26 September 2007

Emerging from the Dungeon of Revision

Hi folks, I've been MIA for a couple of days while I finish up this (dare I say, the last?) round of revisions on BEAUDRY'S GHOST.

May I just say, the problem with having a VSE (Very Sharp Editor) is that they make you work. Yes, that was a whine!

The benefit? If you're open to constructive criticism, a VSE can push you to grow your skills as a writer. Beaudry won awards in its first life as a Dreams Unlimited eBook. A couple years and another edit/revision later under the LTDBooks banner, it won another award, from the Independent Publishers of America.

And now, with Samhain Publishing, I have yet another chance to go back and revisit this book of my heart, this time with an editor who doesn't know its history and who could look at it with complete objectivity.

Let me tell you, it's not a comfortable process to have what you thought was your best work at the time picked apart and analyzed, exposing every flaw! I learned a lot about how much my writing style has changed; things I used to be oblivious to are now some of my biggest pet peeves. I head-hopped. I let my plot wander down tangents that didn't move the story forward. My characters' motivations were unclear at best, and at worst, changed from chapter to chapter. I didn't think deeply enough about how to set up the sequel. I basically spent most of my time making sure my historical research was on target - and I forgot to give the same attention to the rest of the book.

I was a writer with a measure of raw talent, but without the technical skills to make the story as effective as it could have been.

Now as I cluck and wince over this manuscript, it makes me wonder what readers and awards committees saw in it! LOL I can only conclude that my love and passion for the time period, the characters, and the setting somehow found its way through the obvious mistakes. I poured my heart and soul into this story, and it must have showed.

It also proves to me that no matter how good you think a story you've written is, there is always, always room for improvement. I've learned that for the good of the story, absolutely nothing about your writing can be sacred or set in stone. You must be willing to be ruthless in your quest to improve and hone your craft. If you allow yourself to relinquish control to that degree, you leave the door open for wonderful things to happen.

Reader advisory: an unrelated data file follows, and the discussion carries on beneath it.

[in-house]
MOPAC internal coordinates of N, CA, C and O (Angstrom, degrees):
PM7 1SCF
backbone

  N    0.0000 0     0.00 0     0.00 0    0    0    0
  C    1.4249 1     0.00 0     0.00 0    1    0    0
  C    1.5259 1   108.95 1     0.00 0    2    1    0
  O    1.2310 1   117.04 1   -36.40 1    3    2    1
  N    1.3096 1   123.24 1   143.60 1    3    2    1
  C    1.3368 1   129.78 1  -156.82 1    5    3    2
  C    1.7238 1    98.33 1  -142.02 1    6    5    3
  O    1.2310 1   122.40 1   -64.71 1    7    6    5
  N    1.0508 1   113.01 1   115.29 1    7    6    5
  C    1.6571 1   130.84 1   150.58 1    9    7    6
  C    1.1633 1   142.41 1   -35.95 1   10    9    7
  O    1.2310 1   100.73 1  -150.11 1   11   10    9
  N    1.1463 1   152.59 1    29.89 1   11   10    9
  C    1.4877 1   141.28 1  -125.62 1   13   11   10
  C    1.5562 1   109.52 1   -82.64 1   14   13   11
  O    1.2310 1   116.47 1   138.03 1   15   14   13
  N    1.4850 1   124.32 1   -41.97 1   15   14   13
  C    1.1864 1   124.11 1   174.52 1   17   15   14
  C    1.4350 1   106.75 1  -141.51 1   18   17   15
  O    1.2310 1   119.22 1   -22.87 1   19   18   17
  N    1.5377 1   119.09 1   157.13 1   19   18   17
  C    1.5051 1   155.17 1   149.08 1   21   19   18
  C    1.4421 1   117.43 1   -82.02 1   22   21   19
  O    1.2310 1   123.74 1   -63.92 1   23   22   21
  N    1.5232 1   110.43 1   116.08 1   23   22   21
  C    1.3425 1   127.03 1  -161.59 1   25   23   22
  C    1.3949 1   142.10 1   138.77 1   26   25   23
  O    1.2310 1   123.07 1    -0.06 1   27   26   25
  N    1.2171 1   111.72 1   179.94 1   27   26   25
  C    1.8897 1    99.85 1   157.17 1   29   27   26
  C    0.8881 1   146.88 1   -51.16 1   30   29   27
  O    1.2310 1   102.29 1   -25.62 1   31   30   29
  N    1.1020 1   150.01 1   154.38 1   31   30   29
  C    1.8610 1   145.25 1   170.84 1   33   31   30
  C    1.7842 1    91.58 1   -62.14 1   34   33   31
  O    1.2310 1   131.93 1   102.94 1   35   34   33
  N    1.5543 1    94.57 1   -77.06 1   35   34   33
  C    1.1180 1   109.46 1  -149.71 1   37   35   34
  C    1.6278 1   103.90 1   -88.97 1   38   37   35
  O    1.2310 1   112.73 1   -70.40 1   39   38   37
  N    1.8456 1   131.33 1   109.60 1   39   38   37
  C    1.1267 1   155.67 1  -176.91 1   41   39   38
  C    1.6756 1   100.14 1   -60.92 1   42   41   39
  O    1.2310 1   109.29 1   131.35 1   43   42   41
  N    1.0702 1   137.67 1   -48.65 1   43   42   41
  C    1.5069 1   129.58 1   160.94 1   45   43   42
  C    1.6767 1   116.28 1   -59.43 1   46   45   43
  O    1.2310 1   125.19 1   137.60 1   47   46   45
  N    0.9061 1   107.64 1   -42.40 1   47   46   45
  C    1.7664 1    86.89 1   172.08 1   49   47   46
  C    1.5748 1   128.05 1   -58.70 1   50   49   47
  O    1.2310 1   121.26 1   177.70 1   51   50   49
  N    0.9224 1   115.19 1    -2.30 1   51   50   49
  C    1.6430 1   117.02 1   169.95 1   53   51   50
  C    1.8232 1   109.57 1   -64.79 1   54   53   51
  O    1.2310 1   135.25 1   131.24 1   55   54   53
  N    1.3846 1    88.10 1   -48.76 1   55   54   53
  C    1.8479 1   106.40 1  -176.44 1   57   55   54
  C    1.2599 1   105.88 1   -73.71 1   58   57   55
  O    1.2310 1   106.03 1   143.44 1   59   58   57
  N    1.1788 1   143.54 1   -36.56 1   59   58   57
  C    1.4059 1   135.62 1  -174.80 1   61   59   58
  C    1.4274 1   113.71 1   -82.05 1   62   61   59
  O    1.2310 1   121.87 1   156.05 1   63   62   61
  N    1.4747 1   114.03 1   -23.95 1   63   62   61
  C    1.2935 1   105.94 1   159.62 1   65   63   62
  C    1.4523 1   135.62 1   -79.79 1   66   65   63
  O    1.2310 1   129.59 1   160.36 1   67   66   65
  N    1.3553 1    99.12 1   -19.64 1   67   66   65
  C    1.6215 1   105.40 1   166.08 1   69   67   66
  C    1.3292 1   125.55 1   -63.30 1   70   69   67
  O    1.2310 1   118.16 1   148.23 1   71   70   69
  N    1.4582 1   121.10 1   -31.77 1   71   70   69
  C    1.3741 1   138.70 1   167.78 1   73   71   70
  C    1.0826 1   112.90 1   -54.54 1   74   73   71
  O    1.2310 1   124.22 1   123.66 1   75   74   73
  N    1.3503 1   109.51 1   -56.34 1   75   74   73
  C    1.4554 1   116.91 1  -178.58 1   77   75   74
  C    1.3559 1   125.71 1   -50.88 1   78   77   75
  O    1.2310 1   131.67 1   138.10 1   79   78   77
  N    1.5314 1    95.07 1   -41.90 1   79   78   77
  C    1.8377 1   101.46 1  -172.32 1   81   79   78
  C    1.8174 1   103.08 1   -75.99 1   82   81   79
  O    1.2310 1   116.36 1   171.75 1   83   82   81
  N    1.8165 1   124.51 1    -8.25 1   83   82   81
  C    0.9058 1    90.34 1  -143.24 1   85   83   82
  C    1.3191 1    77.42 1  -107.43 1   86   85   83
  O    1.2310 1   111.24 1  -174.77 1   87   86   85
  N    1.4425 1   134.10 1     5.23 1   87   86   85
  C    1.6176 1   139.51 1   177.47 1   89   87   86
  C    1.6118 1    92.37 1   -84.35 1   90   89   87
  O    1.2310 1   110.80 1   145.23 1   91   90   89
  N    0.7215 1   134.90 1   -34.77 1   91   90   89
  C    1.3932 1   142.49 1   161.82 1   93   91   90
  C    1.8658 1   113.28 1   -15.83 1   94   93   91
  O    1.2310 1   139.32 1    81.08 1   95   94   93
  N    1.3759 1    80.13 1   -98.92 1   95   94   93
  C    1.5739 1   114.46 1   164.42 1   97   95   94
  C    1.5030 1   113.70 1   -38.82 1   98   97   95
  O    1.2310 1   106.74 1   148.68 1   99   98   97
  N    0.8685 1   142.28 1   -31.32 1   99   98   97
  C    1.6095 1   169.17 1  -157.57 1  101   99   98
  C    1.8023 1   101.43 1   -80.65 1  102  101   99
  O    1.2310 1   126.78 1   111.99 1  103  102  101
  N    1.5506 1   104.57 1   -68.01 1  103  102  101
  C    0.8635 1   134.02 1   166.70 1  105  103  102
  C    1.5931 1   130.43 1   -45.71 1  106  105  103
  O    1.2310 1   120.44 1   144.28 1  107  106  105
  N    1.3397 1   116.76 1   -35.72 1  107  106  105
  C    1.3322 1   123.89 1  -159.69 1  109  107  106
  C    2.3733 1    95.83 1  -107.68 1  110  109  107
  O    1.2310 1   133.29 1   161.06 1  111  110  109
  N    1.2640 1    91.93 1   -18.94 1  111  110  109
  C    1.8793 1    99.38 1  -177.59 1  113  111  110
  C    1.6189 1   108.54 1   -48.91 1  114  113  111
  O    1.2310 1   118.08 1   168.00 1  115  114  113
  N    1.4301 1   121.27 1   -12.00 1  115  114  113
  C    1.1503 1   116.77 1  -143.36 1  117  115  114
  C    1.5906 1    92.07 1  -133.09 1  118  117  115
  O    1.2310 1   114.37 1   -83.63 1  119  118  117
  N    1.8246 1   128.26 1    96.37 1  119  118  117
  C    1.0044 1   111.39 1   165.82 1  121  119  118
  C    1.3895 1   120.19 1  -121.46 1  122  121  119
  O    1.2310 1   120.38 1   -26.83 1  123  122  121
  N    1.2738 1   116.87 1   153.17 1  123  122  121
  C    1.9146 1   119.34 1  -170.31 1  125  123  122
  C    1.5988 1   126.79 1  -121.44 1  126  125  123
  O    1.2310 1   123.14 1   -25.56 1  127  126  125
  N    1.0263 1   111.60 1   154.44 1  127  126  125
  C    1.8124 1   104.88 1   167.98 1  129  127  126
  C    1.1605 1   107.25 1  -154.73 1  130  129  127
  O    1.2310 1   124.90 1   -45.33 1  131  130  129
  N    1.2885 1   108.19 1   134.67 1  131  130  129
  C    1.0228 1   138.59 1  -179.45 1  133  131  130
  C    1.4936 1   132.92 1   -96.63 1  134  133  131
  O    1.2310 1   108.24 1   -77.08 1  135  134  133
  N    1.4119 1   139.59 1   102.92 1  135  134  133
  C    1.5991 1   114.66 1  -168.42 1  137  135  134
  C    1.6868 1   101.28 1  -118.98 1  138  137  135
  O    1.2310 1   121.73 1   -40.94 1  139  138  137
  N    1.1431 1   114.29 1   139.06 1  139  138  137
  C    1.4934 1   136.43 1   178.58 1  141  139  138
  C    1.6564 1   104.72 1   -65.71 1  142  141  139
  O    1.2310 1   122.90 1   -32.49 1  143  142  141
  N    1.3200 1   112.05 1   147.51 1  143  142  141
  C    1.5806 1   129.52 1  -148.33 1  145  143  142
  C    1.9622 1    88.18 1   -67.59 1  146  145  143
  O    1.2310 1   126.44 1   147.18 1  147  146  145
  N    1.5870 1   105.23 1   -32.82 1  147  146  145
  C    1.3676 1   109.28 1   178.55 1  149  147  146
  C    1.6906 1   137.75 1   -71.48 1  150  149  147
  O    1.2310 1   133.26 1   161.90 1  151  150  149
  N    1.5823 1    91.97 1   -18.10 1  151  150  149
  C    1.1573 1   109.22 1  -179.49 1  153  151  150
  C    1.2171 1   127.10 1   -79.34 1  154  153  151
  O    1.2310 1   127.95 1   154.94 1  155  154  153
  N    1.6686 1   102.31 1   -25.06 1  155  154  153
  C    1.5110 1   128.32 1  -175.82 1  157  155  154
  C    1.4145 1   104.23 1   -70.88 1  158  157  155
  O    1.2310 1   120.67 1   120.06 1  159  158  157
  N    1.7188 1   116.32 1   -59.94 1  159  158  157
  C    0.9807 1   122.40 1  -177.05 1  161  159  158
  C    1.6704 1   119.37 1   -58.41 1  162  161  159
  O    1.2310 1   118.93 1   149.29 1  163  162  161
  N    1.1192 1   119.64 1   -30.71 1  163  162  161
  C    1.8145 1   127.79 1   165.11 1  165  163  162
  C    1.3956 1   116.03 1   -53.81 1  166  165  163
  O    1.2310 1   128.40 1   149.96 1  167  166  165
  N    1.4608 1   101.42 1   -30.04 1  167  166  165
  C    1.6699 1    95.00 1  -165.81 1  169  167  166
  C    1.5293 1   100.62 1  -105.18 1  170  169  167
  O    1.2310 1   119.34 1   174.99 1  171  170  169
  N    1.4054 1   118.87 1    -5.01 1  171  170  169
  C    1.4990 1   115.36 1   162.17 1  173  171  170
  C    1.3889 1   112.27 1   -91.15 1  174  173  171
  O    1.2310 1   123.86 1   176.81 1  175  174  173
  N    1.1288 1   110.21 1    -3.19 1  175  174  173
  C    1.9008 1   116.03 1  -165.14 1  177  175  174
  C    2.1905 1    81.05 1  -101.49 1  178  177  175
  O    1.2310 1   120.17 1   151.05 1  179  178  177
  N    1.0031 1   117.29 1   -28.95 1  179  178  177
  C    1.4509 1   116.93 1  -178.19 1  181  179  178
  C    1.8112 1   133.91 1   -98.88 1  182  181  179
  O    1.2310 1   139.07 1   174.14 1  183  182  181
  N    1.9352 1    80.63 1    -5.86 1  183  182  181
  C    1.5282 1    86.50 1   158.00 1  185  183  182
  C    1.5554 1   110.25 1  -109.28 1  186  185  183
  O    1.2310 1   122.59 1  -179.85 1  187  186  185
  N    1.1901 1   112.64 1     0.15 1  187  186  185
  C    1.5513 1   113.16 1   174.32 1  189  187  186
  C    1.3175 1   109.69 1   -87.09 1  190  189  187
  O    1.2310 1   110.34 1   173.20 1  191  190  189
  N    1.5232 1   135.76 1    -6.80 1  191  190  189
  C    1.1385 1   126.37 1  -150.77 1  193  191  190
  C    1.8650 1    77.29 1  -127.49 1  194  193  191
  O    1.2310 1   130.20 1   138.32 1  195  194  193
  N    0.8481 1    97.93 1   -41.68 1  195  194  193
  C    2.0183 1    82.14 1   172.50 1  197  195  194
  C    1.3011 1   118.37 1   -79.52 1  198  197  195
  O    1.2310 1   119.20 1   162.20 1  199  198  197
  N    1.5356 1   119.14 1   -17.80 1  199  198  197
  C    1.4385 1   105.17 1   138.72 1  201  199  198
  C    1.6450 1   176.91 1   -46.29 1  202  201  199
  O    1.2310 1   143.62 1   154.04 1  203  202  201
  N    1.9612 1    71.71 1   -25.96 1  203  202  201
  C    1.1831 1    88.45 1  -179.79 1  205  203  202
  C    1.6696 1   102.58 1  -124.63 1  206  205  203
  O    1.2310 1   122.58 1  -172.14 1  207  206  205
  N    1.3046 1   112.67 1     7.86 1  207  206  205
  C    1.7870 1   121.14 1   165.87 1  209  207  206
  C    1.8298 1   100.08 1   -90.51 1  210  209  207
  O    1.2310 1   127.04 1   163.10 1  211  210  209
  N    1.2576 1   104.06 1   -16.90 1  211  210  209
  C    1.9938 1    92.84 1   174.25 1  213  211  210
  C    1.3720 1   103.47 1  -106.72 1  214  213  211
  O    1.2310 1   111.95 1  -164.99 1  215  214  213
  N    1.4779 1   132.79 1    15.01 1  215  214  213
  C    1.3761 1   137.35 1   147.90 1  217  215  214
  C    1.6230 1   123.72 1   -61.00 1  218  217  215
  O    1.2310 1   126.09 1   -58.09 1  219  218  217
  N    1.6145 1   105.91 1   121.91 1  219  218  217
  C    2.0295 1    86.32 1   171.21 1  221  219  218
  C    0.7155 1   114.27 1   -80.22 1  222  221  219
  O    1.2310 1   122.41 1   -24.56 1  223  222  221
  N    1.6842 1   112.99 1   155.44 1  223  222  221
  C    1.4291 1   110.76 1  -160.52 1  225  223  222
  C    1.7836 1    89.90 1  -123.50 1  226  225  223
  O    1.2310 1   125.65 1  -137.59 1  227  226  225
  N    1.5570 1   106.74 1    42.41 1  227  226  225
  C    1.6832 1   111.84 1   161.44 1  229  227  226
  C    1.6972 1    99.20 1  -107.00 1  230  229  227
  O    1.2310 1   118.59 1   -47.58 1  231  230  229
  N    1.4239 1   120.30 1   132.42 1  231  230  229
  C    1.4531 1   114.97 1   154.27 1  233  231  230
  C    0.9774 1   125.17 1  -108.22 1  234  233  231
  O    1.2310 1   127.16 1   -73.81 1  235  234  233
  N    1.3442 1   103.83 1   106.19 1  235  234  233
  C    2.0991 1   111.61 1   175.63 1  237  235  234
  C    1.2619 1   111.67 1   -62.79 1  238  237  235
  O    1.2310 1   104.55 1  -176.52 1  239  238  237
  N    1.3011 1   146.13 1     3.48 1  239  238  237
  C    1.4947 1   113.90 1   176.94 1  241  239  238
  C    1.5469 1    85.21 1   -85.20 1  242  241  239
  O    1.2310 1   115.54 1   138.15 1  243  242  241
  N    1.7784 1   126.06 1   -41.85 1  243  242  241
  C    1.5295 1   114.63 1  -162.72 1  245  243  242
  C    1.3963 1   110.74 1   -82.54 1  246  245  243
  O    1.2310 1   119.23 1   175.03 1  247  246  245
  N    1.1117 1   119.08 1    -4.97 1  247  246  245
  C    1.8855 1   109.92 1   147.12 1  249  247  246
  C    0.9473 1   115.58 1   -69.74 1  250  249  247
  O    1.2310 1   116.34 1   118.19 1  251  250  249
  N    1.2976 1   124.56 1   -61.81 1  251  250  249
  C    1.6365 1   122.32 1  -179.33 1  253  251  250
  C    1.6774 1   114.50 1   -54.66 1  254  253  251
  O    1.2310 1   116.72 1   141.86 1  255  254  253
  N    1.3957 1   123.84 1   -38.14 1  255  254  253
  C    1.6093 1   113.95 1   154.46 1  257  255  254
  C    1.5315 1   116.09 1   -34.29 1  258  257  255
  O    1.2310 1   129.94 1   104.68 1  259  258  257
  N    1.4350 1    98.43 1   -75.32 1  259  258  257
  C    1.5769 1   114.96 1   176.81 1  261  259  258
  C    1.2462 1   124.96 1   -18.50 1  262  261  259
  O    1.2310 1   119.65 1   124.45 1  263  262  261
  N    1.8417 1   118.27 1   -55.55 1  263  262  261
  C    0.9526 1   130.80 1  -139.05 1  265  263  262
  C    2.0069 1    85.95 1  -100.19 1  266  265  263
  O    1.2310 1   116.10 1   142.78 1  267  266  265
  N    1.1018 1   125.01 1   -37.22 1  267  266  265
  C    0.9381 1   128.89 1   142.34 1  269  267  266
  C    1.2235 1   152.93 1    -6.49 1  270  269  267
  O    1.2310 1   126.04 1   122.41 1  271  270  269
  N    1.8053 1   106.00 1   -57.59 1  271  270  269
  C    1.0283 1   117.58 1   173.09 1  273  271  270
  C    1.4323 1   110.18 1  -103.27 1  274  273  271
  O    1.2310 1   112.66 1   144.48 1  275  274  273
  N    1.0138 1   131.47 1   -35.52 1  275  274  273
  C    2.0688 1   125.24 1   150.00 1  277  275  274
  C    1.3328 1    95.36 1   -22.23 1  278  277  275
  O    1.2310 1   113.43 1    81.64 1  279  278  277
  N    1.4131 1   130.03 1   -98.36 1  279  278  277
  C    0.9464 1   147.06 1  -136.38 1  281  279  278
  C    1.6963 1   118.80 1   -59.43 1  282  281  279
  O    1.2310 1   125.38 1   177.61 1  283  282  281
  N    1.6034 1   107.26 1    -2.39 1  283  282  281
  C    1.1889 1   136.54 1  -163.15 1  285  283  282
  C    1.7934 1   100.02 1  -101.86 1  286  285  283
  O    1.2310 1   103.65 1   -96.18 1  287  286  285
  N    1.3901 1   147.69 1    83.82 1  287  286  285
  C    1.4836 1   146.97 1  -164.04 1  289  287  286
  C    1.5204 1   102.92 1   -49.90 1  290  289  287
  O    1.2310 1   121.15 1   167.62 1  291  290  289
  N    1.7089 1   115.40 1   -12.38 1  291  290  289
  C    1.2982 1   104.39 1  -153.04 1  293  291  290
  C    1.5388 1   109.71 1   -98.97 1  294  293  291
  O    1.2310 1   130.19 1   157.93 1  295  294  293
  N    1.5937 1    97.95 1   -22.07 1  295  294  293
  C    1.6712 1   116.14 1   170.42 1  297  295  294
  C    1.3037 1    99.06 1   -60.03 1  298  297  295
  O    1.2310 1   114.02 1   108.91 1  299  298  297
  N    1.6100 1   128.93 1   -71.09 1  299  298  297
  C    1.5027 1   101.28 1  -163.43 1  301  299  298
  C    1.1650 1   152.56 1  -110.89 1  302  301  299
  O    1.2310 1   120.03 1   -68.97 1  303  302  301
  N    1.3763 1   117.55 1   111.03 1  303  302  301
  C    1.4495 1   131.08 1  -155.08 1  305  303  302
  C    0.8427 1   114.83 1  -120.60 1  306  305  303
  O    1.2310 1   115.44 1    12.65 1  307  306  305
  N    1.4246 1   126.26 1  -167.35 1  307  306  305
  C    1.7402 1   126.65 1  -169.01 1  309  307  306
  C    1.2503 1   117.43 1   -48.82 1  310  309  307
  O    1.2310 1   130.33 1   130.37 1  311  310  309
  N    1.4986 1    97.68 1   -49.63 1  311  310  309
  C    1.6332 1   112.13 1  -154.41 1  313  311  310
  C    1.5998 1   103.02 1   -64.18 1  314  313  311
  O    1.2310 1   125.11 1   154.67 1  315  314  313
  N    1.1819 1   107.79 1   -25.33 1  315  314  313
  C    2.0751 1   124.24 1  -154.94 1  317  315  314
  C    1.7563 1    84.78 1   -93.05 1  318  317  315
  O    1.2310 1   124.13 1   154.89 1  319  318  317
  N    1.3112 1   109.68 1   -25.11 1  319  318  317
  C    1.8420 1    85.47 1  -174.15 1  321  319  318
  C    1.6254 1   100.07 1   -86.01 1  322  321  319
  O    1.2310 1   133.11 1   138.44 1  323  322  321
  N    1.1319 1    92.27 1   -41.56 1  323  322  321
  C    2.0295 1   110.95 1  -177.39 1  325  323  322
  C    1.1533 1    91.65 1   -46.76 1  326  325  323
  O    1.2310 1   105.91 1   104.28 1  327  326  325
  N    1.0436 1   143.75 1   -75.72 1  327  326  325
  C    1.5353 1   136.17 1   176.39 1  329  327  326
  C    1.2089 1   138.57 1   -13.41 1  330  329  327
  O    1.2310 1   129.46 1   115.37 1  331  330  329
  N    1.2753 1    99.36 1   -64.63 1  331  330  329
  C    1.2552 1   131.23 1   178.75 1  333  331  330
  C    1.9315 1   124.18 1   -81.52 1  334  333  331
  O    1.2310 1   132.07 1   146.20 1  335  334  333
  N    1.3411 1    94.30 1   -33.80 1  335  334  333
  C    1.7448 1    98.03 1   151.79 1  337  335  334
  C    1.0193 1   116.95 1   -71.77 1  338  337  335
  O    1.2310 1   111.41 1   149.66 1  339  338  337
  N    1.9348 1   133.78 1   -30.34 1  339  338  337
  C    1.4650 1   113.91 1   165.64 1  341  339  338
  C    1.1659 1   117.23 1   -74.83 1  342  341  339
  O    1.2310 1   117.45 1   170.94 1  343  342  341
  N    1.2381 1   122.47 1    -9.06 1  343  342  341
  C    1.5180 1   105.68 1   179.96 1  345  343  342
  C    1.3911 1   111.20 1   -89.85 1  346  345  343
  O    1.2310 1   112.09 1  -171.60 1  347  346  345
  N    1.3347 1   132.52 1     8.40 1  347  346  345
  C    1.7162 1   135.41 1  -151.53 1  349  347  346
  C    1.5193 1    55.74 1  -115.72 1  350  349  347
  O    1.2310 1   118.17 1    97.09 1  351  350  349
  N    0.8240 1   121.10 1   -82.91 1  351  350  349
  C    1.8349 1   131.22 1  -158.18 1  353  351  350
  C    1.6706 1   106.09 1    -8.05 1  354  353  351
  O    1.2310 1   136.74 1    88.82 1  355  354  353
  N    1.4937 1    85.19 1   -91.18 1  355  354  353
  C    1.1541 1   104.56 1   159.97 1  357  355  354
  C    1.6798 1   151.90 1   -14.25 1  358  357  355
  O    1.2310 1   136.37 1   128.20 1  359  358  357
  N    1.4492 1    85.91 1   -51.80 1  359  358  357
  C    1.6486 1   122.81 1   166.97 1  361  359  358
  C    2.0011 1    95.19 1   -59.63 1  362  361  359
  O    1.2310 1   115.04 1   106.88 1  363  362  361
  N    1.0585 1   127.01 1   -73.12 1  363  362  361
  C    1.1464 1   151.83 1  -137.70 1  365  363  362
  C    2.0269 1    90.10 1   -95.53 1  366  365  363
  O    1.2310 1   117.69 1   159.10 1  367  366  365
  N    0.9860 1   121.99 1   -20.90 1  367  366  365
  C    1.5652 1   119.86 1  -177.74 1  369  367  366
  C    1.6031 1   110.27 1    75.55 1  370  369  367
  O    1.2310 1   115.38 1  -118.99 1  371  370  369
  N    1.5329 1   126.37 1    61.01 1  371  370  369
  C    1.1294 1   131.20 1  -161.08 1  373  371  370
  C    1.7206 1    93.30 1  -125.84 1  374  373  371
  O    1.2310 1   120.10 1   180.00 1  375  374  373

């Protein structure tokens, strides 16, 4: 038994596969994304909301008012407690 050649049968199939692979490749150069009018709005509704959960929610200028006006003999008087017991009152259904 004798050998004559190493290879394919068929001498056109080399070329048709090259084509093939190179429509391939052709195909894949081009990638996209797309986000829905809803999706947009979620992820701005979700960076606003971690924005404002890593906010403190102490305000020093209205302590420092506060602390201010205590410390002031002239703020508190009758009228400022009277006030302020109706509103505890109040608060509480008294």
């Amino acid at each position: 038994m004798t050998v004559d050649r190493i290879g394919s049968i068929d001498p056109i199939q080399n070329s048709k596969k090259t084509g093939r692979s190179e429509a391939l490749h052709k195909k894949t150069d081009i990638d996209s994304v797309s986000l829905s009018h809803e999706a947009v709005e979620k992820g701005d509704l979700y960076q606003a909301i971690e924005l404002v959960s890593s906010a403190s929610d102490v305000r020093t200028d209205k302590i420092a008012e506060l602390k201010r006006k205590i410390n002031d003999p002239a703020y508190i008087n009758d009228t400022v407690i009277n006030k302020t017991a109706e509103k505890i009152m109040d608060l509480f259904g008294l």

I feel blessed and grateful that Samhain set Lindsey McGurk the task of guiding me to make this story the absolute best it can be - based on my skills at this time in my life. How many authors get a chance to do that?

I know she thinks I'm saying that so she won't be so mean to me next time. But I have no illusions. She is already limbering up her whip to stand over me until I've turned in the sequel, which I'm sure she will dissect with the same diabolical cheer with which she deconstructed Beaudry.

Lindsey, darling... bring it on.


Lindsey said...

Aw, shucks! I'm very touched by your kind words, but it's an easy job to emphasize the strengths of an amazing manuscript. I can't take any credit for how real the characters are, the deep emotion of the story, or the beauty of the writing - which is certainly what past judges & readers have responded to. I can point out how to strengthen what's already there, but I can't give a book heart!

But it's been a fun and educational experience for me as well. It's a great pleasure to work with an author so dedicated to her craft - who's responsive to suggestions, makes the book better in ways I wouldn't have imagined possible, and who only whines when absolutely necessary. ;)

I can't wait for everyone to read this - it's going to knock their socks off!

tea_please said...

That's a great "acceptance speech!"

: D

Seriously, it shows that you're just the super lady I know you to be in real life!

Surely, as a beginning/ hobby-writer, I know all my stuff sucks and I can't imagine being as advanced as you are now. Wonder if I'd get there? You are a very dedicated worker (ahem, writer).

Love you!